• Position: elevate HOB 30 to 45 degrees.
  • Administer medications as ordered:

(1)Osmotic diuretics (e.g., mannitol) to decrease ICP.

(2)Diuretics (e.g., Lasix) to decrease CSF production.

(3) Anticonvulsants (e.g., Dilantin, phenobarbital).

(4)Vitamin K, fresh frozen plasma, or platelet transfusions for overt or covert bleeding.

2. Goal: restore and maintain fluid and electrolyte balance, including perfusion of liver.

  • Administer IV fluids per physician’s order— usually 10% glucose (or higher).
  • Strict I&O.
  • Prepare for/assist with Foley catheter placement, central venous pressure (CVP) monitor, ICP monitor, nasogastric (NG) tube, etc.
  • Monitor serum electrolyte laboratory values.

3. Goal: prevent injury and possible bleeding.

  • Observe child for petechiae, unusual bruising, oozing from body orifices or tubes, frank hemorrhage.
  • Check all urine and stool for occult blood.
  • Monitor laboratory values, including prothrombin time (PT), partial thromboplastin time (PTT), platelets.
  • Administer blood products per physician’s order.

4. Goal: provide parents with thorough understanding of Reye syndrome.

  • Primary nurse assigned to provide care and follow through with teaching.
  • Encourage parents’ presence, even in PICU— explain all equipment and procedures in simple, direct terms.
  • Provide factual, honest, and complete information regarding disease, diagnosis, and prognosis.

E. Evaluation/outcome criteria:

Focus topic: Health Promotion and Maintenance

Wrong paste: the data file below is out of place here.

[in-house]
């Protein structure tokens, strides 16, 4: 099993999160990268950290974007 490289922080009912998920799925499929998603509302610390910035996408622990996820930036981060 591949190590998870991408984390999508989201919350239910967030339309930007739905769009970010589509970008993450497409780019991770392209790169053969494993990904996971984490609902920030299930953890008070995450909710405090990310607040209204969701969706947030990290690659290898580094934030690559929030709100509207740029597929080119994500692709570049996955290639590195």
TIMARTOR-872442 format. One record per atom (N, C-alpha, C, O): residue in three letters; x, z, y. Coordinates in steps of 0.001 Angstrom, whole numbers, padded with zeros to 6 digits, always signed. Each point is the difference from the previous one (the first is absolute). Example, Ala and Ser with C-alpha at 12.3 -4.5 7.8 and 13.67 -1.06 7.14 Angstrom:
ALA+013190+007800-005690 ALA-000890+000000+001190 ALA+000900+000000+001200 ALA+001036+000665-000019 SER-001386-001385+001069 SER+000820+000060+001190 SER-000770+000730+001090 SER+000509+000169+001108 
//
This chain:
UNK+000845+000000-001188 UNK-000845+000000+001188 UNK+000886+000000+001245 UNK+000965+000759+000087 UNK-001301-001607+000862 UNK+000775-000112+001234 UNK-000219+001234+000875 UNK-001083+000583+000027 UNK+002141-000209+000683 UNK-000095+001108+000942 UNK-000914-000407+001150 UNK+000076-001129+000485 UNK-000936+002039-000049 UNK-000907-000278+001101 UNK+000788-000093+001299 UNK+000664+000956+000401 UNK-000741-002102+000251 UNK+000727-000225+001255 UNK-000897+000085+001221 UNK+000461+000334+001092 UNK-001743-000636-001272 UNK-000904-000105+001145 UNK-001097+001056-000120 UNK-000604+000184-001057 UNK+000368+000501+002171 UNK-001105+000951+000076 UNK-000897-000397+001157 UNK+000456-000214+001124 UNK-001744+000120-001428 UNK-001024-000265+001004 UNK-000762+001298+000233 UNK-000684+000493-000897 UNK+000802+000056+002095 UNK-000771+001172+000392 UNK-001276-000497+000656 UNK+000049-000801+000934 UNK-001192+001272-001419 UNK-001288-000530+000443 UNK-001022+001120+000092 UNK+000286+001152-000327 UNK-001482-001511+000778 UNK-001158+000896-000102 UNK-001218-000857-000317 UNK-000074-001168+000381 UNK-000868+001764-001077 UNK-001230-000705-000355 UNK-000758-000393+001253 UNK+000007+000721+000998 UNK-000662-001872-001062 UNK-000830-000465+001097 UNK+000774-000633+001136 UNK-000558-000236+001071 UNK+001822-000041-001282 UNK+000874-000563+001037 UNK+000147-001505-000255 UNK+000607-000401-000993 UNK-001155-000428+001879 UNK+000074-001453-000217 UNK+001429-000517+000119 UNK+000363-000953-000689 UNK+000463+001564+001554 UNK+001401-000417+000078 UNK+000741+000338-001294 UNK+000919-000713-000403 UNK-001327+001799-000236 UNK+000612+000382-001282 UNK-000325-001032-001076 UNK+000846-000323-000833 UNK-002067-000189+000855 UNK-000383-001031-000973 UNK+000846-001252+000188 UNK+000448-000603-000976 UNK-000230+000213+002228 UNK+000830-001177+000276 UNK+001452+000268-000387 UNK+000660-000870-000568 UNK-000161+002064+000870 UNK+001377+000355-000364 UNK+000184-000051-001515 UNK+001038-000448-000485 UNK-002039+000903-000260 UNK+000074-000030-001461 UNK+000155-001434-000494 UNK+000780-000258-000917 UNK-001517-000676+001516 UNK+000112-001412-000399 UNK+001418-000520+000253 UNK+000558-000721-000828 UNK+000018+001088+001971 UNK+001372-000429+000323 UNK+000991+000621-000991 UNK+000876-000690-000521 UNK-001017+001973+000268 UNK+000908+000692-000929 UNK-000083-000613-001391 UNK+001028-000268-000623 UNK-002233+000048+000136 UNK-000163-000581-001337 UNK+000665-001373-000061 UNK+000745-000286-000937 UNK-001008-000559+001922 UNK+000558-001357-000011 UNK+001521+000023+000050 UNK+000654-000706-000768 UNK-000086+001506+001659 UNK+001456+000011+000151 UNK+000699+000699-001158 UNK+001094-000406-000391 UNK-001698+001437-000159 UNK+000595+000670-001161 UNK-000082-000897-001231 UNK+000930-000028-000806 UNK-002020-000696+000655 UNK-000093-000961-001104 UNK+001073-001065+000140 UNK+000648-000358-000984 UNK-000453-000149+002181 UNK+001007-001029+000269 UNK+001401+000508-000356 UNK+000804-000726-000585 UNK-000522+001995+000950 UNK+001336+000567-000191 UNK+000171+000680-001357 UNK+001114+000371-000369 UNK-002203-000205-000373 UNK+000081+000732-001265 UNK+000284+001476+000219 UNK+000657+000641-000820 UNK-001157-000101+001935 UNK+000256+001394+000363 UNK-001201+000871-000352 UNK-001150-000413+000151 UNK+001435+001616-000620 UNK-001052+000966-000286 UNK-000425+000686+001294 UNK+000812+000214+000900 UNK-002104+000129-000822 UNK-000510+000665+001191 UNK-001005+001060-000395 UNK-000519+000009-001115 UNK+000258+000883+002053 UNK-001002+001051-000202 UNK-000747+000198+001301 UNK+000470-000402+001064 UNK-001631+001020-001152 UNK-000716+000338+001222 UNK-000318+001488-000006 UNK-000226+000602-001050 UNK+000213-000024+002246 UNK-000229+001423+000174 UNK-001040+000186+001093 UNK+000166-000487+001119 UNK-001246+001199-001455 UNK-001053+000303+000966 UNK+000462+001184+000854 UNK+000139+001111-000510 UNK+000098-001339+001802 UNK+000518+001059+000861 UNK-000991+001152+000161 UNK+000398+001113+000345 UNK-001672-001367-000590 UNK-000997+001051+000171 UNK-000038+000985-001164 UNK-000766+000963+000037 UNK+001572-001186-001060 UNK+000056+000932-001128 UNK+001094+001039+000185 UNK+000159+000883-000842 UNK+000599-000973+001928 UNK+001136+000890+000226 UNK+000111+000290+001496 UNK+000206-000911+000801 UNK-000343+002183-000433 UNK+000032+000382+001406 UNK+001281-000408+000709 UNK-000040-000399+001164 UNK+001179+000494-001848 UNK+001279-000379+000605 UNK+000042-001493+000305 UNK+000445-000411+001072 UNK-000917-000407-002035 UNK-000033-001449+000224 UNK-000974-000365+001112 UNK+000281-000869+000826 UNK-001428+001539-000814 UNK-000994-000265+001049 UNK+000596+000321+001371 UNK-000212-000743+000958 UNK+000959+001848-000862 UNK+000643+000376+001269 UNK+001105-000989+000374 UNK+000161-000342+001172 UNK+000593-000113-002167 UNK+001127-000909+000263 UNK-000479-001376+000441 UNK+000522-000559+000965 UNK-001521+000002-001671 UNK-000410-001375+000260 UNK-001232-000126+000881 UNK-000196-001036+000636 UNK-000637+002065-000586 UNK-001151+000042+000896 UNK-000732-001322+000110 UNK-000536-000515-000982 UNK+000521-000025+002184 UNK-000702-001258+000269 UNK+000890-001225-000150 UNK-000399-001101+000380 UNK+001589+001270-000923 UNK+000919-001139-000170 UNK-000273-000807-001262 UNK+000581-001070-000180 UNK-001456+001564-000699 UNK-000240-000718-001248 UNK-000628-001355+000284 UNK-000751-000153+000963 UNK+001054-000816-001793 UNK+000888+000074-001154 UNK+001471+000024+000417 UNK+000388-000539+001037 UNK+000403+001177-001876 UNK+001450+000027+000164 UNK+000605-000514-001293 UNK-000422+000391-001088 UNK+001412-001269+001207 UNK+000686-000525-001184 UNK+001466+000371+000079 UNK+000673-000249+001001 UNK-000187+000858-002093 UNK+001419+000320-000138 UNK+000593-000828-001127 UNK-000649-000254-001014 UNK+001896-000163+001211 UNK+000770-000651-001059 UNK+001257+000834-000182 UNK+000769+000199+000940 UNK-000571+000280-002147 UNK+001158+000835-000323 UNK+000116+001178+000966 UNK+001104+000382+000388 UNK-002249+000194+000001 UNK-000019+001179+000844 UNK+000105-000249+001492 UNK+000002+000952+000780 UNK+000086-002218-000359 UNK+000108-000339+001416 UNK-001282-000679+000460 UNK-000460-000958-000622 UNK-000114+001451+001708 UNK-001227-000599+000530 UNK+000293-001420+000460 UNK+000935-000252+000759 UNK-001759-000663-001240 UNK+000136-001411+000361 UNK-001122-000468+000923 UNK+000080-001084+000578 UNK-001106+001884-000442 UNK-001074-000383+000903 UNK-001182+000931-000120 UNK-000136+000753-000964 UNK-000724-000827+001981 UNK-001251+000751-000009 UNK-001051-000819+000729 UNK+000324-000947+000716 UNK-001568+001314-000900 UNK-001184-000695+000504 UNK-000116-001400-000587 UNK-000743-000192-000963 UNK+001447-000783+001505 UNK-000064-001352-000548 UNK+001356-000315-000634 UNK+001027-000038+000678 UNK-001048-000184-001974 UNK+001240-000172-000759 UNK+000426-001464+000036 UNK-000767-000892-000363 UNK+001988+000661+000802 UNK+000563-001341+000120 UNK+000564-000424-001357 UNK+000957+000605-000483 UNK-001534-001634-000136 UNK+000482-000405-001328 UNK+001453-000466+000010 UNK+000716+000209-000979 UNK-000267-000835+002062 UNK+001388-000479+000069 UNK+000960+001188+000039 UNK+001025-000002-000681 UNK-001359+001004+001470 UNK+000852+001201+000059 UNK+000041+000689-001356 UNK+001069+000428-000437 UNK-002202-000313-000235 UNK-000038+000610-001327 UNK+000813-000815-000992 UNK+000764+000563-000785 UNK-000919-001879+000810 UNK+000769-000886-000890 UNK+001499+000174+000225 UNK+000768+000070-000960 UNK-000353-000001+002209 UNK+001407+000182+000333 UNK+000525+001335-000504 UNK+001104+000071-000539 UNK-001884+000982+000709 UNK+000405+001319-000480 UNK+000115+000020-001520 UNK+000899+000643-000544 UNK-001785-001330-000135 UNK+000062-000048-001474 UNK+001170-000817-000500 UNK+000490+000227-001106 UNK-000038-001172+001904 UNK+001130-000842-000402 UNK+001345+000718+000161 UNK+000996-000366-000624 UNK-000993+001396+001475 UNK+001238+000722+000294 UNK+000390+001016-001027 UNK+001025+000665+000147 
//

• Intracranial pressure is reduced and normal neurological functioning is restored.
  • Fluid and electrolyte balance is restored.
  • No clinical evidence of bleeding is found.
  • Parents express understanding of Reye syndrome.


Focus topic: Health Promotion and Maintenance

A. Introduction: Hydrocephalus, known to the layperson as “water on the brain,” is actually a syndrome resulting from disturbances in the dynamics of CSF. The accumulation of this fluid causes enlargement and dilation of the ventricles of the brain and increased ICP. If untreated, severe brain damage will result; treatment is a surgical shunting procedure that allows CSF to drain from the ventricles of the brain to another, less harmful area within the body: most commonly the peritoneal cavity, less often the jugular vein or right atrium of the heart. Hydrocephalus can develop as the result of a congenital malformation (e.g., Arnold-Chiari malformation); can be associated with other congenital defects (e.g., spina bifida); or can be acquired secondary to infection (e.g., meningitis), trauma, or neoplasm.

B. Assessment:

Focus topic: Health Promotion and Maintenance

1. Head: increased circumference—earliest sign of hydrocephalus in the infant (more than 1 inch/mo).

2. Fontanels: tense and bulging without head enlargement.

3. Veins: dilated scalp veins.

4. “Setting sun” sign: sclera visible above pupil; pupils are sluggish, with unequal response to light.

5. Cry: shrill, high pitched.